General Comparison of Laser Scanning and Photogrammetry Devices
As an example of a terrestrial laser scanner, we shall present a Phase Shift laser scanner from Faro industry, the Faro Focus 3D. The Phase Shift laser scanner belongs to the family of Time of Flight laser scanners (ToF). This device calculates the spatial position of the points that define the surface of the scanned feature by evaluating the time needed for a pulse of laser to reach the object and be reflected back to the scanner. It can capture up to a million points per second and has a defined accuracy of ±2 mm.
Photogrammetry is the stitching of photos to obtain 3D models based on common features between the photos. We will use Autodesk Recap 360 for photogrammetric purposes in this study. Autodesk Recap is an online service that can create 3D models from photos you submit. Autodesk Recap 360 is a subscription-based application; for fees please refer to the related Autodesk website.
As shown in Figure 5, the laser scanners can give a great number of points with direct access to the data during measurement. Photogrammetry devices offer a comparatively lesser number of points and we can only access the data once the all of the photos have been taken. Undoubtedly, the primary motivation for photogrammetry would be the price of the devices, where we can use off-the-shelf digital cameras, tablets or smartphones.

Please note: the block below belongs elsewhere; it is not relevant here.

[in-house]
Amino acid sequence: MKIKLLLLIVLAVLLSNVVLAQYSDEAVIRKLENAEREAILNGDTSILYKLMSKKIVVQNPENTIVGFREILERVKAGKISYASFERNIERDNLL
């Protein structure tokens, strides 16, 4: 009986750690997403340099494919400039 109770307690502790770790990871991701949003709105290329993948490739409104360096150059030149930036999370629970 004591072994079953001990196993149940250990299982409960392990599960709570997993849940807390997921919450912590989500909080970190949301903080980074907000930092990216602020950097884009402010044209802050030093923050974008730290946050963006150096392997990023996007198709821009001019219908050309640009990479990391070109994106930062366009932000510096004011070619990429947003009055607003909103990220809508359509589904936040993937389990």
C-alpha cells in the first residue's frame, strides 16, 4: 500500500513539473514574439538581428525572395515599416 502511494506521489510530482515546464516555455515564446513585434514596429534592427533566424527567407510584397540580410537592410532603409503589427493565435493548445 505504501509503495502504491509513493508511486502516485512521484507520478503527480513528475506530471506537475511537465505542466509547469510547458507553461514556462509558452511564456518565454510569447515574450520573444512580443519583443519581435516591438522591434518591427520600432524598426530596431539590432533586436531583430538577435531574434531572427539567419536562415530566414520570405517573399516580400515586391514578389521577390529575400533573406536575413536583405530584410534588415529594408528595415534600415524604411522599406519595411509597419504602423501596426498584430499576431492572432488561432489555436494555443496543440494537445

Measurement Comparison of Laser Scanners and Photogrammetry Devices from the Literature
The study of Grussenmeyer on Alsace Haut Landau castle compared terrestrial laser scanning with photogrammetric techniques. They showed that the two techniques can be applied equivalently at least for flat and regularly shaped objects (Figure 6). They also concluded that there was not a single recommendable technique and that all surveying techniques have limitations as well as complementary advantages. In their example laser scanners could not capture the very low ditches or very high donjons, so photogrammetry had to be used.
In most other studies [Al-Kheder, Baz, Rizzi], photogrammetric and laser scanner techniques were used in combination. In these studies, photogrammetry has been mostly used as a complementary technique for either more detailed documentation (such as oblique angles of building facades) or texturing.
Workflow for Photogrammetry with Autodesk Recap 360
This experiment represents a simple example of the workflow for photogrammetry through Autodesk Recap 360. As we wanted to push the envelope of the service and compare it with more professional conditions later on, we didn’t bother to have ideal conditions for accuracy and resolution: We used an iPad camera (instead of a DSLR) on a cloudy autumn day, with variable atmospheric conditions.